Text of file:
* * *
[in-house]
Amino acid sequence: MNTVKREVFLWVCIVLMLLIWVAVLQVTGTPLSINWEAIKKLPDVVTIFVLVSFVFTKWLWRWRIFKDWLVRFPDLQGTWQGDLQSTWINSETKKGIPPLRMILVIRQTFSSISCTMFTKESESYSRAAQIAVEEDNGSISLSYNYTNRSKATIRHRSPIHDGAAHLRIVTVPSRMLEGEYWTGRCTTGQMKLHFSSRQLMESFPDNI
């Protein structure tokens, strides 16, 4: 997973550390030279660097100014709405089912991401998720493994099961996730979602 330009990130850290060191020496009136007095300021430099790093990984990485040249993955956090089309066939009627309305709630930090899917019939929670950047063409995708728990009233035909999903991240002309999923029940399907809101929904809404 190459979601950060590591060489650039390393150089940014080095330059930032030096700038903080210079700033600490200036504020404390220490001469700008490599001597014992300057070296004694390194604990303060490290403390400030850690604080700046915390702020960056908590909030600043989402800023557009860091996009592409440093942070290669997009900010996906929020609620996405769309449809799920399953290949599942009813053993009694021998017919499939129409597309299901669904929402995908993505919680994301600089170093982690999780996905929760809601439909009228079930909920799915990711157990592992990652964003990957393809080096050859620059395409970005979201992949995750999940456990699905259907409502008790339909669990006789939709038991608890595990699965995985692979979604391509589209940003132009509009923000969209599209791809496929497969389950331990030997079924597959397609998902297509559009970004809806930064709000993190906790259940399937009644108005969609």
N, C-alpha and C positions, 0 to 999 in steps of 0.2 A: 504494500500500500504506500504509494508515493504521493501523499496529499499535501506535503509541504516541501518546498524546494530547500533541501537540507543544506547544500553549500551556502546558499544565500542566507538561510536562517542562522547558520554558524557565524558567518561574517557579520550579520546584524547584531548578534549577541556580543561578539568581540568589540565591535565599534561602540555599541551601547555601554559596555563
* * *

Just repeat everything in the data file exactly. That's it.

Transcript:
[in-house]
Amino acid sequence: MNTVKREVFLWVCIVLMLLIWVAVLQVTGTPLSINWEAIKKLPDVVTIFVLVSFVFTKWLWRWRIFKDWLVRFPDLQGTWQGDLQSTWINSETKKGIPPLRMILVIRQTFSSISCTMFTKESESYSRAAQIAVEEDNGSISLSYNYTNRSKATIRHRSPIHDGAAHLRIVTVPSRMLEGEYWTGRCTTGQMKLHFSSRQLMESFPDNI
């Protein structure tokens, strides 16, 4: 997973550390030279660097100014709405089912991401998720493994099961996730979602 330009990130850290060191020496009136007095300021430099790093990984990485040249993955956090089309066939009627309305709630930090899917019939929670950047063409995708728990009233035909999903991240002309999923029940399907809101929904809404 190459979601950060590591060489650039390393150089940014080095330059930032030096700038903080210079700033600490200036504020404390220490001469700008490599001597014992300057070296004694390194604990303060490290403390400030850690604080700046915390702020960056908590909030600043989402800023557009860091996009592409440093942070290669997009900010996906929020609620996405769309449809799920399953290949599942009813053993009694021998017919499939129409597309299901669904929402995908993505919680994301600089170093982690999780996905929760809601439909009228079930909920799915990711157990592992990652964003990957393809080096050859620059395409970005979201992949995750999940456990699905259907409502008790339909669990006789939709038991608890595990699965995985692979979604391509589209940003132009509009923000969209599209791809496929497969389950331990030997079924597959397609998902297509559009970004809806930064709000993190906790259940399937009644108005969609």
N, C-alpha and C positions, 0 to 999 in steps of 0.2 A: 504494500500500500504506500504509494508515493504521493501523499496529499499535501506535503509541504516541501518546498524546494530547500533541501537540507543544506547544500553549500551556502546558499544565500542566507538561510536562517542562522547558520554558524557565524558567518561574517557579520550579520546584524547584531548578534549577541556580543561578539568581540568589540565591535565599534561602540555599541551601547555601554559596555563